The Battle of Hastings 2013

As the one and only time I had ever played in the long-running Hastings Chess Congress was back in the mid-1950s, I thought it about time I made a return appearance. Having been comprehensively outplayed by Damian in the club championship shortly before my departure for the south coast, it is fair to say that I was not brimming over with confidence.
I had entered the lowest possible competition, the weekend event for players under 120 (grade, not age!). There were 26 entries and I had the 12th highest grade. On the Friday night, my first opponent was young Laura Davidson, with a grade of just 39. She was no more than 12 and had been playing chess for just one year. An anxious two hours later, I was greatly relieved to mate her on move 39! In my defence, I allege the following factors. 1. She had white. 2. She played very carefully. 3. It seems she is coached by a grandmaster.
Saturday morning brought me white against Alan Fraser, graded 113. He is a veteran of the chess scene and I had seen him in action at the British championships this summer. After a hairy spell mid-game, with my queen just about covering all the holes in my position, the game evolved into a dead level endgame and a draw was agreed after nearly three hours play and 37 moves.
After a quick break, it was time for round three, which saw me with white again, but up against top seed Frederick Coleman of Sussex Juniors, a young but extremely sharp player with a grade of 117. I was very chuffed early on to play a clever move which both attacked his queen and produced an exposed check. Convinced I had won his queen, I was feeling very excited, till he played a move which forced a swapping off of queens instead. Ah well, at least I was two pawns up – I counted them to make sure. Yes, two pawns up, but inexplicably a bishop down. Oh dear, oh dear! So it was a case of battling on to the endgame, where I was two pawns to a knight down but threatening to win a third pawn. With the outcome highly unpredictable – we each had a rook cruising around the board – we agreed a draw after 45 moves. I emerged into the night air feeling as though my head was full of porridge and hoping I could survive the following day.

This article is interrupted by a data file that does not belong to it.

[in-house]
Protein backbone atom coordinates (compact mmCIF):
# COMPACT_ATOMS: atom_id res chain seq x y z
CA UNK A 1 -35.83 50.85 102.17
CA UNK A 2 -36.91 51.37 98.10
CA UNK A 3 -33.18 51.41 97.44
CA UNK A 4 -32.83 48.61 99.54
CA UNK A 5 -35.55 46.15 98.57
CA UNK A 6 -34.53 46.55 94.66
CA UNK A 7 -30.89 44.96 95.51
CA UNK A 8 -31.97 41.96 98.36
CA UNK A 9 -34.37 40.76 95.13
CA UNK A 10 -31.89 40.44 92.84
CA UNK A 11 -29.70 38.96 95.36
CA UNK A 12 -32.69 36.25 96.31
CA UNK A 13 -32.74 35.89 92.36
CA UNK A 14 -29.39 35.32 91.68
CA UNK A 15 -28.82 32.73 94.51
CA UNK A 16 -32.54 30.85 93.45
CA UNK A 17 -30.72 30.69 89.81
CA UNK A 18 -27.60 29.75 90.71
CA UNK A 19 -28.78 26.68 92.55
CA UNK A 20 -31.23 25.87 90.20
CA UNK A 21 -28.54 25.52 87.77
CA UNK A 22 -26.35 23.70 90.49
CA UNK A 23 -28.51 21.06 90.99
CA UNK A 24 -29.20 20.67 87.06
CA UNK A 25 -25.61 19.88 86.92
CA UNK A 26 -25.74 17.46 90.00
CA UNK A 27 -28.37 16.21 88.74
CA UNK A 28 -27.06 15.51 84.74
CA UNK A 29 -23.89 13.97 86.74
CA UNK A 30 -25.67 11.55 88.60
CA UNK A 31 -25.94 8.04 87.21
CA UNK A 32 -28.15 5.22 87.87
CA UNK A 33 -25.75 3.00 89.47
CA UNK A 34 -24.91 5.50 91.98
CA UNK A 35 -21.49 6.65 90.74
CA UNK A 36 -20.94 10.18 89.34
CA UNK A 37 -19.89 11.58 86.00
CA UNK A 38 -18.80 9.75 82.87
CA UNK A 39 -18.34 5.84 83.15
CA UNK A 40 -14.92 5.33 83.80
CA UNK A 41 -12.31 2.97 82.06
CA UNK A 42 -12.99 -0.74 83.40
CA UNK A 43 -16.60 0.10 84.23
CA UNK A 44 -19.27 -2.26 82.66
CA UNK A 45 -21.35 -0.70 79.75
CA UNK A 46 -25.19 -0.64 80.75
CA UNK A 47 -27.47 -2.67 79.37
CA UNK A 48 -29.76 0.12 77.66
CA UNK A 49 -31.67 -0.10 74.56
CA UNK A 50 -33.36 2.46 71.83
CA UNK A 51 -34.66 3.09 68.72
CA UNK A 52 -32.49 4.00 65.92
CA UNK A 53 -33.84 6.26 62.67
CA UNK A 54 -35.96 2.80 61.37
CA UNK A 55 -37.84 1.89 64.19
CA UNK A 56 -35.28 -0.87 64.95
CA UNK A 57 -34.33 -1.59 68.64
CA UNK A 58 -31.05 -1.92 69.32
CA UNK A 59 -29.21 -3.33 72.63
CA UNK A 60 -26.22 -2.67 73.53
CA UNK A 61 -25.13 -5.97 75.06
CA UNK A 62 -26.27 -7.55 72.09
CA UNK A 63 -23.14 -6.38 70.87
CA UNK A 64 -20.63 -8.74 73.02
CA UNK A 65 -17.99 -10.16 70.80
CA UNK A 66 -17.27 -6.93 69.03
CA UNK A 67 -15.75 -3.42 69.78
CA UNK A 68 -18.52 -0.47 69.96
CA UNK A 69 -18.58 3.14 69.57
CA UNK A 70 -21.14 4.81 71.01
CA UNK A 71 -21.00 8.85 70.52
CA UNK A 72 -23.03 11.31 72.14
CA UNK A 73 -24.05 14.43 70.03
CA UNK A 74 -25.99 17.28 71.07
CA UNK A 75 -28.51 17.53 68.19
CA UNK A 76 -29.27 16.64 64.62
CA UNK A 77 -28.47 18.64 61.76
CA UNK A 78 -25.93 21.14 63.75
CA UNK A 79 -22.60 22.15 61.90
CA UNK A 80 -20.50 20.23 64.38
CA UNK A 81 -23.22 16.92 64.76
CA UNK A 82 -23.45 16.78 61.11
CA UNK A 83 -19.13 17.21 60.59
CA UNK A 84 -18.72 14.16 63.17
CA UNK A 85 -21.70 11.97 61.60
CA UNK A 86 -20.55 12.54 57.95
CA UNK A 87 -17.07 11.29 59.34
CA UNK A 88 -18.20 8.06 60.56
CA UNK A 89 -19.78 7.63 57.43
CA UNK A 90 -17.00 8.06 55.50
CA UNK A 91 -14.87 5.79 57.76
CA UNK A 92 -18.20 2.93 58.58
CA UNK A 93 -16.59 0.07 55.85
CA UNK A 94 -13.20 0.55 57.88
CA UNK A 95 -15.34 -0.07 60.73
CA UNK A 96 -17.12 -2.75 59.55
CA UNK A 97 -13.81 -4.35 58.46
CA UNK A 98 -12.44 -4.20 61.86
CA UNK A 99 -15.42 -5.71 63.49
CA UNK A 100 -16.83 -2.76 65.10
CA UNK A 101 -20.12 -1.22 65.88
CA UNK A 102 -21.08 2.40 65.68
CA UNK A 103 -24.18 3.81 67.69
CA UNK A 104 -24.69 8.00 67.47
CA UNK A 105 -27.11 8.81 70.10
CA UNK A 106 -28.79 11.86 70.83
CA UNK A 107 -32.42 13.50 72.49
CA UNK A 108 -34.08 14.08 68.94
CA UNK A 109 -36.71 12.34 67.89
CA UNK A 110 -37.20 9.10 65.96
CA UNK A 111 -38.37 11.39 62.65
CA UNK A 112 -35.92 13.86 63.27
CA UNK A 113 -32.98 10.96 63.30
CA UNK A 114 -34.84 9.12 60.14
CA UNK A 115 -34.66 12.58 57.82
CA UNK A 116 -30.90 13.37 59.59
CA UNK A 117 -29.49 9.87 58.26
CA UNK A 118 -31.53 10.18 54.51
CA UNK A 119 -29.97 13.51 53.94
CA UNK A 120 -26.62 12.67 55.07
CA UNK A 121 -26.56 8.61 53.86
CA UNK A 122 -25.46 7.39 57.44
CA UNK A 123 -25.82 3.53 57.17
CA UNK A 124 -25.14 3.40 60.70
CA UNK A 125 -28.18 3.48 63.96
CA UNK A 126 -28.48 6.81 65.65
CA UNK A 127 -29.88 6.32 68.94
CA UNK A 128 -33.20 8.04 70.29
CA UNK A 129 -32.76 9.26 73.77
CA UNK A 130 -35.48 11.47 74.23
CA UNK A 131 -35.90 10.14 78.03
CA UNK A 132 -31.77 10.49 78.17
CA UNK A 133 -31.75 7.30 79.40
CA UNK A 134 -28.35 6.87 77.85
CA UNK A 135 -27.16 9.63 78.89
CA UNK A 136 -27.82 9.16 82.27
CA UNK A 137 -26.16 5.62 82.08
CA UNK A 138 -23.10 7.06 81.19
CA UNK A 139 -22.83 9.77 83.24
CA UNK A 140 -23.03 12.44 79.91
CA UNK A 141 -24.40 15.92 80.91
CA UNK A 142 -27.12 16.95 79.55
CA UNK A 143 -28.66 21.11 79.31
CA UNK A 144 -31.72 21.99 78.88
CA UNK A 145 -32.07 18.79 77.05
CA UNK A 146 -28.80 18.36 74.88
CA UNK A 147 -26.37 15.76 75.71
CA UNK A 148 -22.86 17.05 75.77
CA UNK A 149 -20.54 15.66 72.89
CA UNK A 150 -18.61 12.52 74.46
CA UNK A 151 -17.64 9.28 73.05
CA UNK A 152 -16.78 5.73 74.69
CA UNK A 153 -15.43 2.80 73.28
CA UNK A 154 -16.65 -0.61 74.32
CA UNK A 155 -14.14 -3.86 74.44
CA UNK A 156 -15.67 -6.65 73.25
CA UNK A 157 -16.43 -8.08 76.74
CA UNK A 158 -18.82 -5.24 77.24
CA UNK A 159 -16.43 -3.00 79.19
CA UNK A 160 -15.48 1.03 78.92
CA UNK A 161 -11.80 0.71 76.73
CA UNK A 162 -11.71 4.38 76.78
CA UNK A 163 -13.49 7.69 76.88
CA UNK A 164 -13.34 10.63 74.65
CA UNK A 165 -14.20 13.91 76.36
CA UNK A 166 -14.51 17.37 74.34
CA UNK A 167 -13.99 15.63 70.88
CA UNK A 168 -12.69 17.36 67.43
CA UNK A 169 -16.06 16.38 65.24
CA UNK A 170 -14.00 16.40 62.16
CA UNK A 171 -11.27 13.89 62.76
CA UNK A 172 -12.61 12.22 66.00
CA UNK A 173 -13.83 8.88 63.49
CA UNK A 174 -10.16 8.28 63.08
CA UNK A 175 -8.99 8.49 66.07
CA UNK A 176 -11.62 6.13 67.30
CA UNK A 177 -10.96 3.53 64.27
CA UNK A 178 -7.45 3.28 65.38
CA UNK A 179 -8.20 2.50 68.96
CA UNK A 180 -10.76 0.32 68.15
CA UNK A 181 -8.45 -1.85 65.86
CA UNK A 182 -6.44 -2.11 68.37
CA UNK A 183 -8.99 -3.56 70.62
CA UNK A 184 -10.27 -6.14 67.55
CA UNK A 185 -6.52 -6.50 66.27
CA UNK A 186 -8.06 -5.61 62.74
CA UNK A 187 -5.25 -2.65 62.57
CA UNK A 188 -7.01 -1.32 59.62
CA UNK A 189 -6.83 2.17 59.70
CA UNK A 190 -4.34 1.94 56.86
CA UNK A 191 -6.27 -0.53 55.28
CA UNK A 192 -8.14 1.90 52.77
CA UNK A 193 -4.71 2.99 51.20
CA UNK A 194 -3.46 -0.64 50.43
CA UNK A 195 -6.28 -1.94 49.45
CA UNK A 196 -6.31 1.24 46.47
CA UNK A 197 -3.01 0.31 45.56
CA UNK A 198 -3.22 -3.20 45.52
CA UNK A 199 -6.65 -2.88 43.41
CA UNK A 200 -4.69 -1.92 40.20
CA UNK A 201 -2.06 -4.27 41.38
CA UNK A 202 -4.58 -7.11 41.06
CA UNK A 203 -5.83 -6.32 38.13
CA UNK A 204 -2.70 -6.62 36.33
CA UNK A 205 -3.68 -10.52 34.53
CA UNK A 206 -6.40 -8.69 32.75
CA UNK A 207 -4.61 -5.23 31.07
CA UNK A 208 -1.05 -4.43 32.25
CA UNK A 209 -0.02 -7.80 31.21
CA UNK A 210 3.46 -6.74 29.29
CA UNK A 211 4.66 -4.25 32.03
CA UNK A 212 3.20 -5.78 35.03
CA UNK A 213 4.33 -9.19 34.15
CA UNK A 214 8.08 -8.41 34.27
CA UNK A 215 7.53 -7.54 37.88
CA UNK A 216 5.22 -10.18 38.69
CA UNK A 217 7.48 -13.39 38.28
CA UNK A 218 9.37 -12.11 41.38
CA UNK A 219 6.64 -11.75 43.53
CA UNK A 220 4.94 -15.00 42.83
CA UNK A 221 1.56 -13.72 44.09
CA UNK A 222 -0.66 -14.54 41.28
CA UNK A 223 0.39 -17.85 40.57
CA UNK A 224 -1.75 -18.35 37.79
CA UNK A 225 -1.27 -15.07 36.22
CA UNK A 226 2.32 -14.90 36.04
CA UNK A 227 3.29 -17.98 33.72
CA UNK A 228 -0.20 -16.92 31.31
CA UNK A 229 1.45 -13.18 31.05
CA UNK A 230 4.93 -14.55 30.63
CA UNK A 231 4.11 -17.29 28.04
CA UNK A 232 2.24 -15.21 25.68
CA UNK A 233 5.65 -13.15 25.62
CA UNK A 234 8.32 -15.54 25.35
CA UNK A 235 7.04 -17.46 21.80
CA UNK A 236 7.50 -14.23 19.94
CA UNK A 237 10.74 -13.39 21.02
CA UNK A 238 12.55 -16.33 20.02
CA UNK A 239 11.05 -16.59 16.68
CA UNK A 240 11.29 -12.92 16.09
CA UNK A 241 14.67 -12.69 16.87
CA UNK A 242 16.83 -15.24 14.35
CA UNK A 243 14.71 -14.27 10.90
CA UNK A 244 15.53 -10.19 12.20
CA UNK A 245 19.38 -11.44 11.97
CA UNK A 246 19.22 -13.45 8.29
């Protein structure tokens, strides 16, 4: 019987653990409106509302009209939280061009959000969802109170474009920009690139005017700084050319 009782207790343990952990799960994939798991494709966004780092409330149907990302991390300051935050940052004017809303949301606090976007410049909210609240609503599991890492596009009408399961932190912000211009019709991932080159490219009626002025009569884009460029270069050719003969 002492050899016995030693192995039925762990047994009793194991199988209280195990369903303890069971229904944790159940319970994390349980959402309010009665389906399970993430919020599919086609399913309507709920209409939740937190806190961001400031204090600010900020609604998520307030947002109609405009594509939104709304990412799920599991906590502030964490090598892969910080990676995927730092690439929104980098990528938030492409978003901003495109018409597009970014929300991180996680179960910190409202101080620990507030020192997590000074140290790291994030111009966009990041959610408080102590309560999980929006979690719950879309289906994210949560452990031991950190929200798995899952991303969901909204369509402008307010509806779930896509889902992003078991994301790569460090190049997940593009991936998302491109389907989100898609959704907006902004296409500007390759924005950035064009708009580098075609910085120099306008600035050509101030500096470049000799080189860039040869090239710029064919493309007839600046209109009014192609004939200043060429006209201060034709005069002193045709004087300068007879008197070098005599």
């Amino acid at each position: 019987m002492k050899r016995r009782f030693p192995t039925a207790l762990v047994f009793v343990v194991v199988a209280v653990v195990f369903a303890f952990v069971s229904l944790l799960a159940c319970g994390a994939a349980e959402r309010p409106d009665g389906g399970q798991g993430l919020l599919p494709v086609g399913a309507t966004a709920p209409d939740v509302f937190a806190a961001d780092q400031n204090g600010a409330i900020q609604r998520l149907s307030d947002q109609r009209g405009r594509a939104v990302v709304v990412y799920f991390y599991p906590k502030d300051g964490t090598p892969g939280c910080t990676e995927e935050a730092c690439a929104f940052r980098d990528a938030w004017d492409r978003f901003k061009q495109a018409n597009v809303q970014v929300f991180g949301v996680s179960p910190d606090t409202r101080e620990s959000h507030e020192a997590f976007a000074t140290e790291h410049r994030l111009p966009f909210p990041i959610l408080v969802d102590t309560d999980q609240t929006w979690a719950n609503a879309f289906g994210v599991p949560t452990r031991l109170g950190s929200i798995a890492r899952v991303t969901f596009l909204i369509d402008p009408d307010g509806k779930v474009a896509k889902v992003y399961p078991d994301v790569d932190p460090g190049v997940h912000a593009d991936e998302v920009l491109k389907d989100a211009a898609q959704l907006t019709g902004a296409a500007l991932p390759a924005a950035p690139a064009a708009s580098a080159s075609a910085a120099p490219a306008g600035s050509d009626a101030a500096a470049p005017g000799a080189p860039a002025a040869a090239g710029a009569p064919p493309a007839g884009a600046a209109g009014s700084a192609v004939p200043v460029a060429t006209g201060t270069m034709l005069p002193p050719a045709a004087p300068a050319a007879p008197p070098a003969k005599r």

On Sunday morning I had white against Neil Lang, graded 111. He made an early and, as it seemed to me, unfounded offer of a draw which I declined. Not long afterwards I won bishop for pawn, at which point he started to play very aggressively. His queen was hyper-active and I had to be on my toes as he pushed a pawn towards the eighth rank. However, this proved to be his undoing, as it allowed me to trap his king after 44 moves.
Another short break, then into round 5 with white against Lee Bullock, graded 113 and who I had played and lost to in the British Championships last summer. This proved to be a really hairy game and he had me under the cosh, with queen, two rooks, bishop and knight all bearing down on my king. More by luck than judgement, I kept him at bay, then initiated a series of exchanges which relieved the pressure and led into an endgame where I was just a pawn down. At this point I offered a draw which he declined very briskly. He had king and seven pawns to my king and six, but his extra pawn was a doubled one. Fortunately for me he played the endgame badly, allowing me to capture two pawns and gain what I thought was a winning position. So when he in turn offered the draw I turned it down. We played on, he convinced a draw was inevitable, me thinking first that I would win, then that I would lose, before achieving a position where he could not prevent my queening a pawn, whereupon he resigned on move 53. I was shattered but elated to finish on 4/5.
In due course I learned that young Frederick Coleman and I had finished equal second behind the winner, Mason Woodhams of Hastings, graded 98, who was on 4.5 and whom neither of us had met during the five rounds. So all in all it was a good congress, very tiring but a much-needed confidence booster.

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